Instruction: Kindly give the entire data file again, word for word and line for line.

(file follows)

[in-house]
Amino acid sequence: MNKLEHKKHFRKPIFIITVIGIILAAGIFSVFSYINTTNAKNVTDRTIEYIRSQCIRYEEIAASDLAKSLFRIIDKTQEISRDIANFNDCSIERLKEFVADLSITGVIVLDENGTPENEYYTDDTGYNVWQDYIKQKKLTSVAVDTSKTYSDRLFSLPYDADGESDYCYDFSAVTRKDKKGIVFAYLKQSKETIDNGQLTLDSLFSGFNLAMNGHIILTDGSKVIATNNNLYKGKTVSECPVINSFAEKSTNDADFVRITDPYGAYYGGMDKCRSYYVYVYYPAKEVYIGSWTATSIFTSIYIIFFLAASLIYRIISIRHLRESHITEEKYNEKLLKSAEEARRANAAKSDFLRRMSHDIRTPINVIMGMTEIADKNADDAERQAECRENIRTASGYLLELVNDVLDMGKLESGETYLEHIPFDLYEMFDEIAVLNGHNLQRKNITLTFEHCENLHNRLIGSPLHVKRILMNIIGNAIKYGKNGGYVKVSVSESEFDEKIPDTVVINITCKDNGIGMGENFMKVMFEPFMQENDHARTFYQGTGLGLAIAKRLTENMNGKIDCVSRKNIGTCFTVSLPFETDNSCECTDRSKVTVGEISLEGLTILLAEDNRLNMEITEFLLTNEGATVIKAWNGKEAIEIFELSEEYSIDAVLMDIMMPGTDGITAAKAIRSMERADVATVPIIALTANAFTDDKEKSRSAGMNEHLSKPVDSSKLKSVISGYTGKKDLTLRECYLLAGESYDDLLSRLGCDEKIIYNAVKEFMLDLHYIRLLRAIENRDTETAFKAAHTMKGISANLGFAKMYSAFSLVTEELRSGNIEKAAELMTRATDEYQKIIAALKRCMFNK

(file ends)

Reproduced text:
[in-house]
Amino acid sequence: MNKLEHKKHFRKPIFIITVIGIILAAGIFSVFSYINTTNAKNVTDRTIEYIRSQCIRYEEIAASDLAKSLFRIIDKTQEISRDIANFNDCSIERLKEFVADLSITGVIVLDENGTPENEYYTDDTGYNVWQDYIKQKKLTSVAVDTSKTYSDRLFSLPYDADGESDYCYDFSAVTRKDKKGIVFAYLKQSKETIDNGQLTLDSLFSGFNLAMNGHIILTDGSKVIATNNNLYKGKTVSECPVINSFAEKSTNDADFVRITDPYGAYYGGMDKCRSYYVYVYYPAKEVYIGSWTATSIFTSIYIIFFLAASLIYRIISIRHLRESHITEEKYNEKLLKSAEEARRANAAKSDFLRRMSHDIRTPINVIMGMTEIADKNADDAERQAECRENIRTASGYLLELVNDVLDMGKLESGETYLEHIPFDLYEMFDEIAVLNGHNLQRKNITLTFEHCENLHNRLIGSPLHVKRILMNIIGNAIKYGKNGGYVKVSVSESEFDEKIPDTVVINITCKDNGIGMGENFMKVMFEPFMQENDHARTFYQGTGLGLAIAKRLTENMNGKIDCVSRKNIGTCFTVSLPFETDNSCECTDRSKVTVGEISLEGLTILLAEDNRLNMEITEFLLTNEGATVIKAWNGKEAIEIFELSEEYSIDAVLMDIMMPGTDGITAAKAIRSMERADVATVPIIALTANAFTDDKEKSRSAGMNEHLSKPVDSSKLKSVISGYTGKKDLTLRECYLLAGESYDDLLSRLGCDEKIIYNAVKEFMLDLHYIRLLRAIENRDTETAFKAAHTMKGISANLGFAKMYSAFSLVTEELRSGNIEKAAELMTRATDEYQKIIAALKRCMFNK